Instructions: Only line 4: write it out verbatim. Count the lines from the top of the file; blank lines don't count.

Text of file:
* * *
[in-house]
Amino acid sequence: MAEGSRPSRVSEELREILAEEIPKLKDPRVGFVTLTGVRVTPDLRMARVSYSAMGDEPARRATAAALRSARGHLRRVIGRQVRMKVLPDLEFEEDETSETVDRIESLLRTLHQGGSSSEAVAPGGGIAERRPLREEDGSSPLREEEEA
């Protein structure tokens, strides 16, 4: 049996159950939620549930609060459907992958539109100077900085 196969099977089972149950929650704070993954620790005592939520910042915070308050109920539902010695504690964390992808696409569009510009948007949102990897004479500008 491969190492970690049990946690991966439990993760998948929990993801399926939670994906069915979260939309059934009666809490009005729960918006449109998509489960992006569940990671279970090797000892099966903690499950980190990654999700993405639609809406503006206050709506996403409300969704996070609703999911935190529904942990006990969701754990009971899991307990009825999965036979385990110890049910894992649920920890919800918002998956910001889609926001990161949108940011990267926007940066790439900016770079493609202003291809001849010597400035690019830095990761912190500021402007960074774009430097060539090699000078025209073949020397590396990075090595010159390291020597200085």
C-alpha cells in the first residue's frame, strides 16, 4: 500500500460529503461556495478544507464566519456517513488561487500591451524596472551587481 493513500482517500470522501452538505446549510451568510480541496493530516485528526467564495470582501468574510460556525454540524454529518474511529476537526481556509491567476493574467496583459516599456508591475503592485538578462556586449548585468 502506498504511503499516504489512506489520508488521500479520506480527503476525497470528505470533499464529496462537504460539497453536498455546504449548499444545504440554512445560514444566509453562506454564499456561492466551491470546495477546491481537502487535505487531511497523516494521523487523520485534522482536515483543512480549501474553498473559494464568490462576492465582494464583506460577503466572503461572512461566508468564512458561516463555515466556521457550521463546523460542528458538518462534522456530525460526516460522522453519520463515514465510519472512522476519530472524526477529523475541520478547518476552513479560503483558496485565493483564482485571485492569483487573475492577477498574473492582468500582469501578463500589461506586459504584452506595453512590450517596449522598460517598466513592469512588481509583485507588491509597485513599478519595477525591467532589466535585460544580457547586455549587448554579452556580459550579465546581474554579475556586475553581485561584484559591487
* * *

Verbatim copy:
C-alpha cells in the first residue's frame, strides 16, 4: 500500500460529503461556495478544507464566519456517513488561487500591451524596472551587481 493513500482517500470522501452538505446549510451568510480541496493530516485528526467564495470582501468574510460556525454540524454529518474511529476537526481556509491567476493574467496583459516599456508591475503592485538578462556586449548585468 502506498504511503499516504489512506489520508488521500479520506480527503476525497470528505470533499464529496462537504460539497453536498455546504449548499444545504440554512445560514444566509453562506454564499456561492466551491470546495477546491481537502487535505487531511497523516494521523487523520485534522482536515483543512480549501474553498473559494464568490462576492465582494464583506460577503466572503461572512461566508468564512458561516463555515466556521457550521463546523460542528458538518462534522456530525460526516460522522453519520463515514465510519472512522476519530472524526477529523475541520478547518476552513479560503483558496485565493483564482485571485492569483487573475492577477498574473492582468500582469501578463500589461506586459504584452506595453512590450517596449522598460517598466513592469512588481509583485507588491509597485513599478519595477525591467532589466535585460544580457547586455549587448554579452556580459550579465546581474554579475556586475553581485561584484559591487